The TimesOnline webpage includes links to the text of all three documents leaked to me after I joined the Sunday Times and to all the stories we carried as a result.
This is the Daily Telegraph front page story on the original six documents leaked to me in September 2004.
This Daily Telegraph story uses the documents to track the advice given to Tony Blair by senior officials in the month leading up to the Crawford summit with President George W Bush in April 2002. It was not until I received the second batch of documents at the Sunday Times that it became clear that, despite all that advice, Blair had agreed at Crawford to back US plans for regime change in Iraq, something that was illegal under UK interpretation of international law.
The Downing Street Memo led to confirmation that the allies had begun the air war against Iraq in May 2002, shortly after the Crawford summit, without legal backing from either the UN or Congress, as I explained in this oped article for the LA Times.
This very good Christian Science Monitor piece examines my investigation of the secret air war in more detail.
This is an internet discussion held on the Washington Post website in which the paper's readers asked questions about the Downing Street Memos.
An interview on the excellent US National Public Radio programme Fresh Air, hosted by Terry Gross, in which
we discussed the Downing Street Memos.
The failure of the Senate intelligence committee, under the then chairmanship of Republican Senator Pat Roberts, to hold a proper hearing into the administration's manipulation of intelligence ahead of the Iraq War is a measure of how easily democracy can be subverted. But the Senate Democratic Policy Committee, which is part of the Democratic leadership in the US Senate, did hold a hearing, with those giving evidence including Carl Ford, former Assistant Secretary of State for Intelligence and Research and Paul Pillar, the former National Intelligence Officer for the Near East and South Asia.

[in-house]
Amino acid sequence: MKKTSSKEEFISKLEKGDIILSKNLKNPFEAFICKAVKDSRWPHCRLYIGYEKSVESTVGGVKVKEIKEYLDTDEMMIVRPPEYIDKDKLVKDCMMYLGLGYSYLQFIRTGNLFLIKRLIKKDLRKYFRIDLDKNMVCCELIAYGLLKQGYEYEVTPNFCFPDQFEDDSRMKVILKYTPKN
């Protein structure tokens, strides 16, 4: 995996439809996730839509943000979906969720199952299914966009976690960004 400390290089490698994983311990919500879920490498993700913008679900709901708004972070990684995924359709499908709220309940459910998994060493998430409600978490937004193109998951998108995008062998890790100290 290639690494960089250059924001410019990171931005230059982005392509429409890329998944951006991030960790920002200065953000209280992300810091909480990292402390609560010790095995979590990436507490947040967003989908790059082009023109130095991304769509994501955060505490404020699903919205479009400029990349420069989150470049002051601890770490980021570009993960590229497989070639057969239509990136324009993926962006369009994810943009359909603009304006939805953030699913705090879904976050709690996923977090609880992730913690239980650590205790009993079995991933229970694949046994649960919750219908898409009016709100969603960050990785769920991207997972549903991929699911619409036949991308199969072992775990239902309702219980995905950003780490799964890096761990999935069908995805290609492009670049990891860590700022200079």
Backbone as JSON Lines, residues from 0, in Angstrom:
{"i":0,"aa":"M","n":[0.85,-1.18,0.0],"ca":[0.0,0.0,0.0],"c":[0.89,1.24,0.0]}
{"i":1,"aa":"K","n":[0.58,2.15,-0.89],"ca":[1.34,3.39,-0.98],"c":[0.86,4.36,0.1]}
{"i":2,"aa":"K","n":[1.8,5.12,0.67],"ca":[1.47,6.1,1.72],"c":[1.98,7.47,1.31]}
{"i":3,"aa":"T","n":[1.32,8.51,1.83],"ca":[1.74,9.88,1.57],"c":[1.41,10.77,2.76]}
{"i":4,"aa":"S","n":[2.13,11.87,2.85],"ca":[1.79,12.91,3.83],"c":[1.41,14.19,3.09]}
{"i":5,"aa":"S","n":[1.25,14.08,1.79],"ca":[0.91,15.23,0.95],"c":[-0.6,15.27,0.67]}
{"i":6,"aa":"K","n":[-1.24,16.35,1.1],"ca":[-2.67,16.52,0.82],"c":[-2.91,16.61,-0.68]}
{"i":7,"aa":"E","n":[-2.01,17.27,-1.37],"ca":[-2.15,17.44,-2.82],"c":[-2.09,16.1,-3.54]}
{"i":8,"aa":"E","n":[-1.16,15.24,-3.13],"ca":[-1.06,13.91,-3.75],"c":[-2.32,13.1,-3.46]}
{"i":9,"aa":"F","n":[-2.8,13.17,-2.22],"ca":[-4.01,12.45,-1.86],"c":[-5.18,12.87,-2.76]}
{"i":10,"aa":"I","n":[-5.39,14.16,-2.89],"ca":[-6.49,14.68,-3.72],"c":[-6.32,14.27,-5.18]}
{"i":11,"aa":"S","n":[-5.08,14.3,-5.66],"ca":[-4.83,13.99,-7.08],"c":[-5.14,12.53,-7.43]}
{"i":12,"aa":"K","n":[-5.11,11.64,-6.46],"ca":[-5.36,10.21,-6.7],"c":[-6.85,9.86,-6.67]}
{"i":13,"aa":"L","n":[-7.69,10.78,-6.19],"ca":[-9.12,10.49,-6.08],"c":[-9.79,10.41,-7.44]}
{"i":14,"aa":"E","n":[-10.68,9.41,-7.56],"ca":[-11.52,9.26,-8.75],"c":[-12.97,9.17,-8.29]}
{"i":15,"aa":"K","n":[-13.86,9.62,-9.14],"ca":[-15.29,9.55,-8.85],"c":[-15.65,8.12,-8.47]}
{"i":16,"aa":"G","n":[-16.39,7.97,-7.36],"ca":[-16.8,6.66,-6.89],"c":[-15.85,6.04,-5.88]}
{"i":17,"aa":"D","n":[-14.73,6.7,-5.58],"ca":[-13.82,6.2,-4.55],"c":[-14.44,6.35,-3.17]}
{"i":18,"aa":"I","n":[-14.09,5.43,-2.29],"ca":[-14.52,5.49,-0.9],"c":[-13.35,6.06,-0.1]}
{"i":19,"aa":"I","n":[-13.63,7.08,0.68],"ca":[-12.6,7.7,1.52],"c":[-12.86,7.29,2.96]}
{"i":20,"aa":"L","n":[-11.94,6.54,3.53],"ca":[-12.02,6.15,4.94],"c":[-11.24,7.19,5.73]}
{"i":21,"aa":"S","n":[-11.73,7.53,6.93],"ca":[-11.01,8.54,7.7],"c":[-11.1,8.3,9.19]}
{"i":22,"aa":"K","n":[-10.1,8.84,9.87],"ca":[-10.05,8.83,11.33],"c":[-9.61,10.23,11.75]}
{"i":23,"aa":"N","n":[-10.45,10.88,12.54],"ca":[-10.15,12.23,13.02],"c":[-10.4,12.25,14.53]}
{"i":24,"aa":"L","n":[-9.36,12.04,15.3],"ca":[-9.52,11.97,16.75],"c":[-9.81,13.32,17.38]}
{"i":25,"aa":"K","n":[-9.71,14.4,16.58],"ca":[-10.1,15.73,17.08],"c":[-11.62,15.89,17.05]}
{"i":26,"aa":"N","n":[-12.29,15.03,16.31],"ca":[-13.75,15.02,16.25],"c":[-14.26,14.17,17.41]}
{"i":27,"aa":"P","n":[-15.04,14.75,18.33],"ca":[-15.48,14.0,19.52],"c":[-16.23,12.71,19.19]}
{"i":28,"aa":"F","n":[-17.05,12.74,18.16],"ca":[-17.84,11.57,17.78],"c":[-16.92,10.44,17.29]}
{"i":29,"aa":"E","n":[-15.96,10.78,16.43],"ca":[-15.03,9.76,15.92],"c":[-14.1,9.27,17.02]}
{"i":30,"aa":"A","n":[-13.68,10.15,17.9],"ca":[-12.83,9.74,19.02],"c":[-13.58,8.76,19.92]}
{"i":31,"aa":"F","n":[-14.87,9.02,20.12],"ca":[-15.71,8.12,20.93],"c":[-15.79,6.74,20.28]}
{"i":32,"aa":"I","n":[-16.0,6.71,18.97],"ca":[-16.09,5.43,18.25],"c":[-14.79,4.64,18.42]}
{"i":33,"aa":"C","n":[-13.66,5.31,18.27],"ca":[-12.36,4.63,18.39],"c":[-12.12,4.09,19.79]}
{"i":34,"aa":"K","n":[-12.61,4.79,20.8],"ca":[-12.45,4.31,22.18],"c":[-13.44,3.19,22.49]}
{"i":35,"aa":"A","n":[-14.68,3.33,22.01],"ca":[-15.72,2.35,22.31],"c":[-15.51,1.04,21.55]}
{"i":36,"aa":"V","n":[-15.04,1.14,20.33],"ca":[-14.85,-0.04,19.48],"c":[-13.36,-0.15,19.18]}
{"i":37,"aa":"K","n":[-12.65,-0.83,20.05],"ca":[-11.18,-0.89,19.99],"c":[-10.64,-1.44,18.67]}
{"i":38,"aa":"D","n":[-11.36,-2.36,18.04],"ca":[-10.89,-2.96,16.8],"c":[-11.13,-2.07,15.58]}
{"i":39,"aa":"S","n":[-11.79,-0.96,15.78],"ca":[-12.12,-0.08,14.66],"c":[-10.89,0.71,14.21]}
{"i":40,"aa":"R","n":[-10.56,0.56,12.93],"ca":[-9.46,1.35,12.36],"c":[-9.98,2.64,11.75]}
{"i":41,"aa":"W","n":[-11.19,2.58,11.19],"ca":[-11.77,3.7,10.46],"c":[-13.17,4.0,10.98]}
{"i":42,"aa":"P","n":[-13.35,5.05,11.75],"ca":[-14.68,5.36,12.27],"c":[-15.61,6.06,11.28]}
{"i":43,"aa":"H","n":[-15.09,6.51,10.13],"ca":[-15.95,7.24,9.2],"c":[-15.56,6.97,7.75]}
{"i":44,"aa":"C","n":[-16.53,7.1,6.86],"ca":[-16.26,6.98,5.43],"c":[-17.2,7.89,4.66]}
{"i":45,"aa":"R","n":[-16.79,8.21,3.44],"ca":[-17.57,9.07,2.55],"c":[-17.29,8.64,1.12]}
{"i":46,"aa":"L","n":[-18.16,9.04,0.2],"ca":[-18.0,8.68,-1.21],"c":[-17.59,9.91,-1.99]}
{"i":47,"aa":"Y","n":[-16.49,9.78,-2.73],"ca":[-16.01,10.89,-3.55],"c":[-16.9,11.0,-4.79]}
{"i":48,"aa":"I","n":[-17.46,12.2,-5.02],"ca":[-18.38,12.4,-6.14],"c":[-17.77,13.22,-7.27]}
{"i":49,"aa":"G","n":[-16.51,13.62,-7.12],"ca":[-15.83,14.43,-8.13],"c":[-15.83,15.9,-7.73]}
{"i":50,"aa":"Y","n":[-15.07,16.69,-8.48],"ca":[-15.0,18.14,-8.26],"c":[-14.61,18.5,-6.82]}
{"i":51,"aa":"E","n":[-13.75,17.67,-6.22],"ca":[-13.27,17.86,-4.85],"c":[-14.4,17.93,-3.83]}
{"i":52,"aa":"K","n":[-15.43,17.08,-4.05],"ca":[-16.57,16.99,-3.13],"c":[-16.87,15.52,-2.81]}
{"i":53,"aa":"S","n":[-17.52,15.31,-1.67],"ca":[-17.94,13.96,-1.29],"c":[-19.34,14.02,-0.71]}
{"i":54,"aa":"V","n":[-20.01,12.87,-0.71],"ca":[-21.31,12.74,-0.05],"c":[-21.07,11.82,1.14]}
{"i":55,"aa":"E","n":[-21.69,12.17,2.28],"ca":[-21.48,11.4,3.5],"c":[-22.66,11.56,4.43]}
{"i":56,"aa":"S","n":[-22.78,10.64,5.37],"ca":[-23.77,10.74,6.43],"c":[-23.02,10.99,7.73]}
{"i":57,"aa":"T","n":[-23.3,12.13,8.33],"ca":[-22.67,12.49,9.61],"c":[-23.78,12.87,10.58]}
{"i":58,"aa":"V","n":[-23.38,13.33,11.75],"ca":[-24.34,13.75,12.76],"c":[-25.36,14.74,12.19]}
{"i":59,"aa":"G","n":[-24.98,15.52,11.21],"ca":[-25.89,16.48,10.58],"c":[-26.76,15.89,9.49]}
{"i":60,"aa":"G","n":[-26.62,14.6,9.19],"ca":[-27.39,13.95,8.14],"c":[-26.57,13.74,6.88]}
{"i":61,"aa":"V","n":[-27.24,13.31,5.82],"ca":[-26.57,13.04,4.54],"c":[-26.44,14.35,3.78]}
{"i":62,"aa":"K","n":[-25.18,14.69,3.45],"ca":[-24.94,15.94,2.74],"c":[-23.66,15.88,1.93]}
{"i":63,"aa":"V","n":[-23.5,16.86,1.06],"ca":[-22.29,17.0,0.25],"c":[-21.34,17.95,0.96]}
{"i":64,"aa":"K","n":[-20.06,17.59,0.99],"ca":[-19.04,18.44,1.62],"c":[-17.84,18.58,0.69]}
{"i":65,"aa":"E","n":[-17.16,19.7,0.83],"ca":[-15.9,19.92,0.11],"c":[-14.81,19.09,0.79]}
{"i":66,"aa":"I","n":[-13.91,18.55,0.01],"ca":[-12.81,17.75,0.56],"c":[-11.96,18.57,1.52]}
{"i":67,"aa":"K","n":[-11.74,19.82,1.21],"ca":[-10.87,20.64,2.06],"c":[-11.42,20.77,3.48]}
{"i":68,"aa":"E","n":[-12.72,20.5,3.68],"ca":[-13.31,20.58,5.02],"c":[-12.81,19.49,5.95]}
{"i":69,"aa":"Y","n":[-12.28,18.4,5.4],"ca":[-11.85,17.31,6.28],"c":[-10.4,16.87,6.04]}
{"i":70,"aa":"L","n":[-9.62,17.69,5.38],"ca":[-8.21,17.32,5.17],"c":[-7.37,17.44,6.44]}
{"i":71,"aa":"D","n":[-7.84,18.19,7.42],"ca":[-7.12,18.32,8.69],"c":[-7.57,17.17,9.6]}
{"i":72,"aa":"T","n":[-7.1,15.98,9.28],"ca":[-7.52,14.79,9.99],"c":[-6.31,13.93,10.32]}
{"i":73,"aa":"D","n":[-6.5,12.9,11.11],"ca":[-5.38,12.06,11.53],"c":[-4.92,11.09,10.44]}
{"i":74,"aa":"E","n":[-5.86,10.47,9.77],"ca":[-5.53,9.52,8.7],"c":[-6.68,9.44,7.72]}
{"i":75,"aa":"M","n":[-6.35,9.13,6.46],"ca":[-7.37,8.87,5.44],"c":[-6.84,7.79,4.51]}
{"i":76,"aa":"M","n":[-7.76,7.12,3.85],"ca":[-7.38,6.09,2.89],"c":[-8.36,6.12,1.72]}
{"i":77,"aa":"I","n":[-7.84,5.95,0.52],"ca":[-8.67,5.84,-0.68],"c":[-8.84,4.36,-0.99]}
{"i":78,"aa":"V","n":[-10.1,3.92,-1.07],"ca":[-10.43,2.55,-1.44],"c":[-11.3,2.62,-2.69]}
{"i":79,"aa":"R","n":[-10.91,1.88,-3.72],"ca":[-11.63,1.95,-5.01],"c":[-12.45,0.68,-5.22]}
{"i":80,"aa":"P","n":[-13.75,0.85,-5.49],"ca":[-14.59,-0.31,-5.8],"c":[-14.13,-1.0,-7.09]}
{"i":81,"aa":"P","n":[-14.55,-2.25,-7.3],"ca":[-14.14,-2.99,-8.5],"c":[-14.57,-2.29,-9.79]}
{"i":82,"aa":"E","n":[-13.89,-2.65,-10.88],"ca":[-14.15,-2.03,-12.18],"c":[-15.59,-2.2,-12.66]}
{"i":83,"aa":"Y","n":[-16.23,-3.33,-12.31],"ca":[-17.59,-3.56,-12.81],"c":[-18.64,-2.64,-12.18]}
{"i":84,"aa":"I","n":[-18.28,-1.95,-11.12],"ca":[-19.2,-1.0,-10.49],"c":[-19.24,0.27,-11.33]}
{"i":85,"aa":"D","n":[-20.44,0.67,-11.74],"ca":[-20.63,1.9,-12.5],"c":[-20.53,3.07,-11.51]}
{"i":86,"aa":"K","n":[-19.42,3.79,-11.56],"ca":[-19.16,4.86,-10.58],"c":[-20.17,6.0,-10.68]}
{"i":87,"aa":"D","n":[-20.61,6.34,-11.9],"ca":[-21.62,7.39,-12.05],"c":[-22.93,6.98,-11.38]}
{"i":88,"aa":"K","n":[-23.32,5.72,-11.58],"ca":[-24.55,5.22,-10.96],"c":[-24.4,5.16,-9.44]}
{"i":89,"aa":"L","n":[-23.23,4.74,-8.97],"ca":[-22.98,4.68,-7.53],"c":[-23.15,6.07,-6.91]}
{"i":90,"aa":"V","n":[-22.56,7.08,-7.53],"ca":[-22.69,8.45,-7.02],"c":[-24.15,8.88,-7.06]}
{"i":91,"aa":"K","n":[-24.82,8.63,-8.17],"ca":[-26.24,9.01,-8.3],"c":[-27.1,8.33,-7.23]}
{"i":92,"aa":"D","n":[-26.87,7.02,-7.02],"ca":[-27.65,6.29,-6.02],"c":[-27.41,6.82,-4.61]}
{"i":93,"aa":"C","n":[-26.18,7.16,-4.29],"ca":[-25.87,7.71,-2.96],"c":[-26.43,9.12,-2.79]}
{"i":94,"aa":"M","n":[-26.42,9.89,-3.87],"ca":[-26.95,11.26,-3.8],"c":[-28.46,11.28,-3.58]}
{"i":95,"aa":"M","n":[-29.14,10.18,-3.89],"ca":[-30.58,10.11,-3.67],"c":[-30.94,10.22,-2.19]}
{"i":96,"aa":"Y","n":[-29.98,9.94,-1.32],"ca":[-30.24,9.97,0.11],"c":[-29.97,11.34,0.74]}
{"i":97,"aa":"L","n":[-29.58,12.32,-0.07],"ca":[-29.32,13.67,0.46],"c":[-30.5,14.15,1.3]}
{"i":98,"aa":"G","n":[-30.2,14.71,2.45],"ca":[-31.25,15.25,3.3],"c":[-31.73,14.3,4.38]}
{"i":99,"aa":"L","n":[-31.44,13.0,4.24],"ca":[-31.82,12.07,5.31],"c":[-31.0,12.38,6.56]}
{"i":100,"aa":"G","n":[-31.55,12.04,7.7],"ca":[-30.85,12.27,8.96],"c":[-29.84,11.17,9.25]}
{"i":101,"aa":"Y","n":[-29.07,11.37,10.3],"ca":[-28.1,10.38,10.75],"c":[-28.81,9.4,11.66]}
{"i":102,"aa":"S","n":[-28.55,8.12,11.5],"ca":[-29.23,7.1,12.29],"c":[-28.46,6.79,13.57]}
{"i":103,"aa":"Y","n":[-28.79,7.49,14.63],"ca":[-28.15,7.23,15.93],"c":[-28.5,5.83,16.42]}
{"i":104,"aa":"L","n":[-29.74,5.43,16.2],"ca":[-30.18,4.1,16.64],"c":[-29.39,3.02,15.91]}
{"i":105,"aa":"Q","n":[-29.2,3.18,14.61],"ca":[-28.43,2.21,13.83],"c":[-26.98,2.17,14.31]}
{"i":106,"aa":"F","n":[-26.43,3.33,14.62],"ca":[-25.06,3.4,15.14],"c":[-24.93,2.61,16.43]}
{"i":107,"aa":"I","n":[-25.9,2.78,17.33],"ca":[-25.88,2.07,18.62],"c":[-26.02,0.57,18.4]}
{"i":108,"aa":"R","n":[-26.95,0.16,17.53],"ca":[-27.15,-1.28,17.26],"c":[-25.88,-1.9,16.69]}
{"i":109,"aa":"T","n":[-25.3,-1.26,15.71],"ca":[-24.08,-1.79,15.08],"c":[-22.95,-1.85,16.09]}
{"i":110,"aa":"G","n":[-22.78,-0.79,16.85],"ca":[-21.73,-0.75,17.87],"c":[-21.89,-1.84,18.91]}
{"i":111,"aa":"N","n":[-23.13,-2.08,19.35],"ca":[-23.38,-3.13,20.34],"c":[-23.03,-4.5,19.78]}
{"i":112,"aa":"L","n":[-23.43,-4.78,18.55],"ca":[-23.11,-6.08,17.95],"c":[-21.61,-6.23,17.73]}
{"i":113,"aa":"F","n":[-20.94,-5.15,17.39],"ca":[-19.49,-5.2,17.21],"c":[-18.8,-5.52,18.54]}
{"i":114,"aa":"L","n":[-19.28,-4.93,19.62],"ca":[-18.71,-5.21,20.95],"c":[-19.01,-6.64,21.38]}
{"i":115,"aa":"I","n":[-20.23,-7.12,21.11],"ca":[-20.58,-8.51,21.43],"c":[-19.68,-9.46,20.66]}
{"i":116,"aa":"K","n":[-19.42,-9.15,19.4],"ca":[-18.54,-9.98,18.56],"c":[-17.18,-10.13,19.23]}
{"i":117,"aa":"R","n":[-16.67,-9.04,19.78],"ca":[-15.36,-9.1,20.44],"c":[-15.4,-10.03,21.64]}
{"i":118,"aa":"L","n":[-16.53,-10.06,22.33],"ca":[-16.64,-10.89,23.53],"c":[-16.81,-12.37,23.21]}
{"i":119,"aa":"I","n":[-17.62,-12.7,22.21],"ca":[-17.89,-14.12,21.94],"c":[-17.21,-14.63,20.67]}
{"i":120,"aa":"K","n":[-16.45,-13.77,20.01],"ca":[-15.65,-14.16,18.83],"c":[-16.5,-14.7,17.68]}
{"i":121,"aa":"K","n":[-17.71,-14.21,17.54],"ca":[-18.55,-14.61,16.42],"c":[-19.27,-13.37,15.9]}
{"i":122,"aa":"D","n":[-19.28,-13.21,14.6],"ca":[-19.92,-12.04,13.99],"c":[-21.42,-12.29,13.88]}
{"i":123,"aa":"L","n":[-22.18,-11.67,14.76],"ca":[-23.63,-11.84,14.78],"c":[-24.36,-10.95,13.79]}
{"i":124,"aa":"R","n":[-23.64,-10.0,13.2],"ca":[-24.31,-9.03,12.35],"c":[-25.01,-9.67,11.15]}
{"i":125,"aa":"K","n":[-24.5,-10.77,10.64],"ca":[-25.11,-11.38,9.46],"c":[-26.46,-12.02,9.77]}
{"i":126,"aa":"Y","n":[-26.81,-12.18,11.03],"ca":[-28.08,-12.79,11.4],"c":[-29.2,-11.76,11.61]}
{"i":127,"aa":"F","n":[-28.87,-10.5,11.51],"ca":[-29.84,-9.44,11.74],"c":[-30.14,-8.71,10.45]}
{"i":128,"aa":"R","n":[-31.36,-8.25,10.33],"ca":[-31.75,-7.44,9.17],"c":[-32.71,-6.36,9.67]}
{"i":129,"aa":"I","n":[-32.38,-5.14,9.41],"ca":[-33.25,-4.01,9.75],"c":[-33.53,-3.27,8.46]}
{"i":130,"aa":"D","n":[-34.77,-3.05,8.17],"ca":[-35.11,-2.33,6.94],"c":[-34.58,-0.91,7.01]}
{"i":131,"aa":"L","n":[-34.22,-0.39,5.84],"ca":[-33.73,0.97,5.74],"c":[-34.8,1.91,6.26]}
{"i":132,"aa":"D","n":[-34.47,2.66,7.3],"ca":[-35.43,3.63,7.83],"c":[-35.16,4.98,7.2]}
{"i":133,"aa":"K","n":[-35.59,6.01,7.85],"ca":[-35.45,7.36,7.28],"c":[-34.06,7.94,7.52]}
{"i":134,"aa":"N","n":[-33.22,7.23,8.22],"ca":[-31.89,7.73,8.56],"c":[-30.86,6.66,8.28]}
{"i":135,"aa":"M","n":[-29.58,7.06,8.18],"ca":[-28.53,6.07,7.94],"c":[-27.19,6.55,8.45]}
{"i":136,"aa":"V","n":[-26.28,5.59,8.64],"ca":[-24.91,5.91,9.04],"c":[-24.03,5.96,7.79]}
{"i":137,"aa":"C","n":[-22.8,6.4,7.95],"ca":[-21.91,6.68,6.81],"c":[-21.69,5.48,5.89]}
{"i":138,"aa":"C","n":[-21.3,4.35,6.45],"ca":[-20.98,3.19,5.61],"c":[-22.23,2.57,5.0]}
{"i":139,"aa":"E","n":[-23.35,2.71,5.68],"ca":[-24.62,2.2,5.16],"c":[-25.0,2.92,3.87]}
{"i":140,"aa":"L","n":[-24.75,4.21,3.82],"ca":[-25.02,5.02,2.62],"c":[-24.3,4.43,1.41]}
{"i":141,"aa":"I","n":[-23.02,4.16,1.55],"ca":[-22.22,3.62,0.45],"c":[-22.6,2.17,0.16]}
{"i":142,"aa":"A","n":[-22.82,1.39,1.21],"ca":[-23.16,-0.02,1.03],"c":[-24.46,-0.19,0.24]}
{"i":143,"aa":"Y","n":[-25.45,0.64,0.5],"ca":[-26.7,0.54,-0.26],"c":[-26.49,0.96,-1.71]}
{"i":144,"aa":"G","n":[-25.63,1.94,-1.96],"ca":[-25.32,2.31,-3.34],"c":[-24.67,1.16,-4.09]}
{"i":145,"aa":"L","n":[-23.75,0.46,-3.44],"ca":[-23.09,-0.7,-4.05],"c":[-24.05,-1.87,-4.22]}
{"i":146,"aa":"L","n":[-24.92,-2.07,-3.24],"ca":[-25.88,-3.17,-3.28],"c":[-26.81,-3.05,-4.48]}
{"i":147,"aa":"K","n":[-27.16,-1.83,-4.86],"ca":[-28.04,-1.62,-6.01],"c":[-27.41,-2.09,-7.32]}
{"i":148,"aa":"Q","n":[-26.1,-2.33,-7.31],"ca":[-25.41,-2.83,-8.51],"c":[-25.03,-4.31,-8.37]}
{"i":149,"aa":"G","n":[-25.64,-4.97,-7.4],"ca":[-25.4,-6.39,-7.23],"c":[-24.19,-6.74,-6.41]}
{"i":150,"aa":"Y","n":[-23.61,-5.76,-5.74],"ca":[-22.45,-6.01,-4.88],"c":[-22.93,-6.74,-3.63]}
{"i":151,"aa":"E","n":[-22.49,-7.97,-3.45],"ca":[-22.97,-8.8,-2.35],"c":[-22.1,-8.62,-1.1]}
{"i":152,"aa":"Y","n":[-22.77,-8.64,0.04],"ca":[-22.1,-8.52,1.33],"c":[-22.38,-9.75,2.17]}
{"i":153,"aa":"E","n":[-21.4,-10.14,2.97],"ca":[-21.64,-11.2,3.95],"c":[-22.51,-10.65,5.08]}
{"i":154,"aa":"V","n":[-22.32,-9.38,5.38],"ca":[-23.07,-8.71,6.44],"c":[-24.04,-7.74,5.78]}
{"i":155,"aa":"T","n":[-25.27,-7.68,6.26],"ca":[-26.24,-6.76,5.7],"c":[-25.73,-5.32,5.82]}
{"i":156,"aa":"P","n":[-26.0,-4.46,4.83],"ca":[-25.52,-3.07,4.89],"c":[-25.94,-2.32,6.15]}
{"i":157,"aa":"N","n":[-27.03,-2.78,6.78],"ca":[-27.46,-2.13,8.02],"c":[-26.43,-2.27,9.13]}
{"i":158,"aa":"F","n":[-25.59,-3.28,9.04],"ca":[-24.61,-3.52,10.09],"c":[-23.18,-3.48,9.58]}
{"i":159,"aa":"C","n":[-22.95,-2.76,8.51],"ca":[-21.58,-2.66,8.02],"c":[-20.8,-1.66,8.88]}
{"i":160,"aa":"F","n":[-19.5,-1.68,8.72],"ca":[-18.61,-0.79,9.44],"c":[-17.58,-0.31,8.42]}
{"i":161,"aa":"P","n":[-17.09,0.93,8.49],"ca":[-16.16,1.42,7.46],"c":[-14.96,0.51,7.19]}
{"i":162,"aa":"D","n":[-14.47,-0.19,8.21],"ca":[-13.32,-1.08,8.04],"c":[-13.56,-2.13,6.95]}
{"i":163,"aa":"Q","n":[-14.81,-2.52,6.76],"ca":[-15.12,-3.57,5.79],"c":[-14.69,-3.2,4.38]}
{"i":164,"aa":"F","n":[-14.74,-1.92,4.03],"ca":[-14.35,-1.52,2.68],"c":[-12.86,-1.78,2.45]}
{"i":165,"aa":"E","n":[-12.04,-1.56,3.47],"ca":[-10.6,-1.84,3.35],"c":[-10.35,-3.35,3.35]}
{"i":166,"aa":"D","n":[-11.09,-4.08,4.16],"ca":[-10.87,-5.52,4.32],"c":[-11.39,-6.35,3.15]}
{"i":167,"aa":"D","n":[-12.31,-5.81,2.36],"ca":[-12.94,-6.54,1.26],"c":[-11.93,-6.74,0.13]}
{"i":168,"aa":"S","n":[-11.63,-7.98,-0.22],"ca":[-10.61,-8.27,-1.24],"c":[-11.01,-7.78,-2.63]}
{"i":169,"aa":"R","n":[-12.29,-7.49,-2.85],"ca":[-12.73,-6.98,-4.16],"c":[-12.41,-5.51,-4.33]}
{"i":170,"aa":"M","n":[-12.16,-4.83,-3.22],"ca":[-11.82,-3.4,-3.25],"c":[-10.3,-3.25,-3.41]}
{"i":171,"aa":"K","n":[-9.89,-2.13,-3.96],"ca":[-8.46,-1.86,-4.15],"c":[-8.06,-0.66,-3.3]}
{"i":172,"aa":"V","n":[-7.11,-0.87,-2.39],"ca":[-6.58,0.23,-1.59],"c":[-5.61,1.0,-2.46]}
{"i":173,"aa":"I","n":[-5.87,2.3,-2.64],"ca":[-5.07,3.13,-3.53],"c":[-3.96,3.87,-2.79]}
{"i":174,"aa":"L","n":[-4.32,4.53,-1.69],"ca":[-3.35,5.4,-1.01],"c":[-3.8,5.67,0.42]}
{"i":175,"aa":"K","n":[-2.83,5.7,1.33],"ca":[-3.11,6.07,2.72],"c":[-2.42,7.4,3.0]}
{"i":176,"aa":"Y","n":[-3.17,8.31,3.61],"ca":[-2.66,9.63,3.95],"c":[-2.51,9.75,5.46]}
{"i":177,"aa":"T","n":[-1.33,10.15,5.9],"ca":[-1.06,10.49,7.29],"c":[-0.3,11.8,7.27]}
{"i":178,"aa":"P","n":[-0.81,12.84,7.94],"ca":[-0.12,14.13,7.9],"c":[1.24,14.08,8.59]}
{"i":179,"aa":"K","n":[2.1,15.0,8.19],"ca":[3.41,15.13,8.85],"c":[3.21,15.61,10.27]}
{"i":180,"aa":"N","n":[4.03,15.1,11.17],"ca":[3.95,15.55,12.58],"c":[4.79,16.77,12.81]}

One of the key drivers for the hearing was the Downing Street Memo and the claim by Sir Richard Dearlove, then Chief of MI6, that the intelligence was being "fixed around the policy". As a result, Michael Smith was asked to provide evidence on the significance of the memos to the committee. This is his written evidence.
A discussion of the Downing Street Memos on the US radio programme Open Source.
There were a number of websites set up specifically to draw attention to the Downing Street Memos. downingstreetmemo.com was set up by six friends with no political axe to grind who were horrified at the evidence of how they were fooled into going to war with Iraq.
AfterDowningStreet.org is more political in its outlook than downingstreetmemo.com. It is unashamedly on the progressive left of the Democrat Party. The organiser David Swanson has produced an extraordinary website which keeps its readers abreast of all the latest attempts to use the Downing Street Memos to impeach Bush.
The black humour in this amusing but worrying cartoon on the investigation into the illegal outing of CIA officer Valerie Plame draws attention to the strange attitudes to press freedom in 'the land of the free' and is one of a number produced by Mark Fiore which can be seen on his website.
The Downing Street Memos have also been the subject of a number of other US cartoons, many of them lampooning their own newpapers for failing to report the significance of the Memos.
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